The phone runs Android 4.3 skinned with Color OS UI. The implementation is visible in every aspect of the phone’s interface. Because of this, if you are looking for a phone that provides the pure Google experience, the Find 7a is not for you. However, much of the added tweaks are intended to help the user be more productive. You can launch apps and tools from almost anywhere on the device, even when the screen is off. We get App Ops out the box for control of our apps’ data usage. We get an FTP/DLNA server with a default file manager out the box. You have access to Oppo’s Theme servers, for Launcher mods and Lock screen designs galore. I come from a long line of Samsung devices, and I like Color OS. The camera is great for a smartphone. It shoots at 4K resolution, and can take 50MP stills (using software stitching) with the Sony 13 MP EXMOR sensor. Sadly, there’s no dedicated night mode. The notification shade was made to work with the extra space on the phone when in landscape mode. It’s likely that those who use the device for a few days will grow to enjoy the little changes, and added screen real estate. However, if you want a pure Google experience, get a Nexus 5 or install a custom Launcher like Nova.
The Find 7a certainly shows its Oppo Find series lineage, with many design traits similar to those seen on the Find 5. The phone’s dimensions are 6.01 x 2.95 x 0.36 inches, and it weighs in at 6.03 ounces (Find 5 was 5.82 oz). We will have more gesture controls, as well as the use of a magic cover when the update to Color Rom 2.0 is out of beta.
The Find 7a is a big device in a sea of phablets. I switched to this device from the HTC One M7. I saw the main benefits of the Find 7a the moment I took the device out of the box and charged it to full in 70 minutes. While the Find 7 will not be available until June, I would argue that the Find 7a gives all the flagships currently on the market a run for their money for now. The lack of Android 4.4.2 on the device at release is a bit disheartening, but it’s important to remember that Oppo takes care of their devices with speedy updates, and I have received updates even since I have had the device in hand. Make no mistake: The Find 7a is not made to be a one-handed phone—although you can try to use it as such. The VOOC charger is great and I wished it had a longer cable. It gets you up and running very quickly, so you can live with the length for now. If you’re interested, go over to Oppo website and check out this amazing device.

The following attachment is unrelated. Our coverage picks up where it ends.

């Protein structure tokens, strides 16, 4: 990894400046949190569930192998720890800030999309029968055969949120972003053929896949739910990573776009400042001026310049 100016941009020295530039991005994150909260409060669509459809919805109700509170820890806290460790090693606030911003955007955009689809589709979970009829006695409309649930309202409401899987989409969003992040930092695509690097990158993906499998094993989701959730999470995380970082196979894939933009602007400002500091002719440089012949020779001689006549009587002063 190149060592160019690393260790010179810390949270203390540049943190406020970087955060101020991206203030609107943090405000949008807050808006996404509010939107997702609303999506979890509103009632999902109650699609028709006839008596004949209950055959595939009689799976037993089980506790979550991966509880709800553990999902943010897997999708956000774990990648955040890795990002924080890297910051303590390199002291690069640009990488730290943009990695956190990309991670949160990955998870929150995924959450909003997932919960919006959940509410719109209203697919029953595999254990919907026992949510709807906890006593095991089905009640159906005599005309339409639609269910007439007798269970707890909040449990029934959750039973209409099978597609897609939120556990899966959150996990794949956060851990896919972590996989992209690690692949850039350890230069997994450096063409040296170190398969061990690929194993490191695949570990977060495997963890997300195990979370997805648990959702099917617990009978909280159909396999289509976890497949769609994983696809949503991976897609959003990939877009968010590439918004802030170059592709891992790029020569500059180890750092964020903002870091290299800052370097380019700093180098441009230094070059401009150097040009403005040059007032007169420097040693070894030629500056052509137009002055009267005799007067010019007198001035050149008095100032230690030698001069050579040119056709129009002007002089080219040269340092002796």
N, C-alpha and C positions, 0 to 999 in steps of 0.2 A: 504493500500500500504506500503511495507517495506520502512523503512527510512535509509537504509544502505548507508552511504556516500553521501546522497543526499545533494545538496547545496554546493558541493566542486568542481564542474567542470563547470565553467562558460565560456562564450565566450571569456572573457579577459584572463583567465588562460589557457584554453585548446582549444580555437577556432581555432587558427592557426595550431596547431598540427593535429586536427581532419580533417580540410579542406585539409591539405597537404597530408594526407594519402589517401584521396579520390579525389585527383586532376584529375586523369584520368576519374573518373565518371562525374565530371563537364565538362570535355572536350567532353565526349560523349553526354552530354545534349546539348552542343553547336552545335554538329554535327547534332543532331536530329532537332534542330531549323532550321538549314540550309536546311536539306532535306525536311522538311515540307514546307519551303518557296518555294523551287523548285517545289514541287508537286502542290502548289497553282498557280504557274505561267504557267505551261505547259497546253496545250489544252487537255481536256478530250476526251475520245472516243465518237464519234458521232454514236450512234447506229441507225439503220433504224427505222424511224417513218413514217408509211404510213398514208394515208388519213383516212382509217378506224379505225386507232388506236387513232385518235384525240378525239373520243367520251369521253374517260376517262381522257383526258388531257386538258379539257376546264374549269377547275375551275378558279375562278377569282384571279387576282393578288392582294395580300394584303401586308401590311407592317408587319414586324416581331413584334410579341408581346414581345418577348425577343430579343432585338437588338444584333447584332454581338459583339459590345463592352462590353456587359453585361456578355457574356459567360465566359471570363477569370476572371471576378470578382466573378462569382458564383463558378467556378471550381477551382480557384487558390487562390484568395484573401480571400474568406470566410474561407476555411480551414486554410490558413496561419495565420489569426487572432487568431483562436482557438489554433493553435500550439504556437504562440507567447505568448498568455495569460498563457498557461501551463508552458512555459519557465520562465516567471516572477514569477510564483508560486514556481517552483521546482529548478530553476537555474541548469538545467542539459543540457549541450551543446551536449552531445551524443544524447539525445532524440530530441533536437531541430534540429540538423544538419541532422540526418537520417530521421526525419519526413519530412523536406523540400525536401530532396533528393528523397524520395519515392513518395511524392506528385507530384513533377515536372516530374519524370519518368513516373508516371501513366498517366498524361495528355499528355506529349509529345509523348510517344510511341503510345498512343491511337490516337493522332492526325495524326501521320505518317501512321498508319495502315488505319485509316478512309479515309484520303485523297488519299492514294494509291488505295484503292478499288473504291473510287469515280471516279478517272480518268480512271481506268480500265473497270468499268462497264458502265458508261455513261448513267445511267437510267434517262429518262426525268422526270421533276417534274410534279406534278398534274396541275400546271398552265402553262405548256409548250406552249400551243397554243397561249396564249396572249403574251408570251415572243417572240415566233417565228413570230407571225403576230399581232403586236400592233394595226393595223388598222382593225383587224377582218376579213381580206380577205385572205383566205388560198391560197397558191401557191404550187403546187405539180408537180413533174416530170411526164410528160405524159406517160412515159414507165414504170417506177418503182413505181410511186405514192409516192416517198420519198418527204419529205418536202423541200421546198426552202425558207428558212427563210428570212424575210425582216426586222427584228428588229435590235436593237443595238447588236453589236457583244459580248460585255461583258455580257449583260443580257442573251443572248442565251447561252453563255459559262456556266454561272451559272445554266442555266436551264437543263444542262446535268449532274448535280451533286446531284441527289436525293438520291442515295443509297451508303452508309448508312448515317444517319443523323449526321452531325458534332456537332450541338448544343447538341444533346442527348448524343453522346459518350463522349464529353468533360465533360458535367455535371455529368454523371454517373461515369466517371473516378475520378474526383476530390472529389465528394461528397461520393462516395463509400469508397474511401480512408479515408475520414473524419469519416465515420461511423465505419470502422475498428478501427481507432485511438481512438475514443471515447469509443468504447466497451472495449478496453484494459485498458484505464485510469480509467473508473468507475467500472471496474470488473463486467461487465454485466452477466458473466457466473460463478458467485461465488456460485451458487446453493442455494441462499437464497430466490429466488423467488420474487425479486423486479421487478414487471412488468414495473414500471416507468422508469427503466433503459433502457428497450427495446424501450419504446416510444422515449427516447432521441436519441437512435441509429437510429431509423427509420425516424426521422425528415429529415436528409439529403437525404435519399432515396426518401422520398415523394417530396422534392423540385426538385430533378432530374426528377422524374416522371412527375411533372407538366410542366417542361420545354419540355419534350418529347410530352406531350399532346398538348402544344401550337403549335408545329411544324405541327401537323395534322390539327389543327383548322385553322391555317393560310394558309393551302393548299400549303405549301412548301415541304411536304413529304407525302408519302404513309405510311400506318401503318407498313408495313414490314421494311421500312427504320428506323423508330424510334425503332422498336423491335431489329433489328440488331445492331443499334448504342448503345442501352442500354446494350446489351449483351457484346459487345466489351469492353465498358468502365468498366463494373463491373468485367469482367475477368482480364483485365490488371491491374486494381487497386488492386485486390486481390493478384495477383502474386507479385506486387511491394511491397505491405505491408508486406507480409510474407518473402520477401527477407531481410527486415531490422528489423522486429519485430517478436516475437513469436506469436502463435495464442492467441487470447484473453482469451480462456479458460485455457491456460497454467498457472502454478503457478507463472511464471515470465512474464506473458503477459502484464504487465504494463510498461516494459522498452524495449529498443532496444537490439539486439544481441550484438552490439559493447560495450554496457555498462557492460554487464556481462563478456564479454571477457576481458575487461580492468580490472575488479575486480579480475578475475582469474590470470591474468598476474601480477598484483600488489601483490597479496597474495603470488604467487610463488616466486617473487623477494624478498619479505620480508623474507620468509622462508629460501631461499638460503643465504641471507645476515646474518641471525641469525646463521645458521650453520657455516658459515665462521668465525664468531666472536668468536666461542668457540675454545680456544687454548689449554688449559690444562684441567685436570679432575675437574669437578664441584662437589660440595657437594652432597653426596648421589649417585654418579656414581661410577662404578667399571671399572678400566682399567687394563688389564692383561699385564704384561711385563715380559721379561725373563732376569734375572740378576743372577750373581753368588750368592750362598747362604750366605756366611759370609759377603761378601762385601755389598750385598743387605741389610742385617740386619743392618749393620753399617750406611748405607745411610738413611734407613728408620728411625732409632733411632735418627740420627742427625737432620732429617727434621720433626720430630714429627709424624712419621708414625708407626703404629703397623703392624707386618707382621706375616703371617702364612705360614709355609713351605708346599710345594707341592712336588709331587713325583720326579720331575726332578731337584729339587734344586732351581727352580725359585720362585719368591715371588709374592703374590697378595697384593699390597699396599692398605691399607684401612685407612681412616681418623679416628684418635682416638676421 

Want something on the XDA Portal? Send us a tip!
There are tons of choices to choose from when looking for a great alarm app for Android. While the stock Clock app for AOSP does the job, it may lack some of the more advanced features from competitors. Let us know what your favorite alarm clock app is for Android and why.
Did you watch Apple's VP draw on his wrist during the Apple Watch announcement and wonder "why can't my Wear watch do that?" In typical XDA fashion, one enterprising forum member has brought similar functionality to Android Wear with a twist; it works on phones and watches alike, with other platforms on the way! The app is called Pinsy, and its release debut is a strong proof of concept with plenty of room to grow. You may remember the developer behind this project, XDA...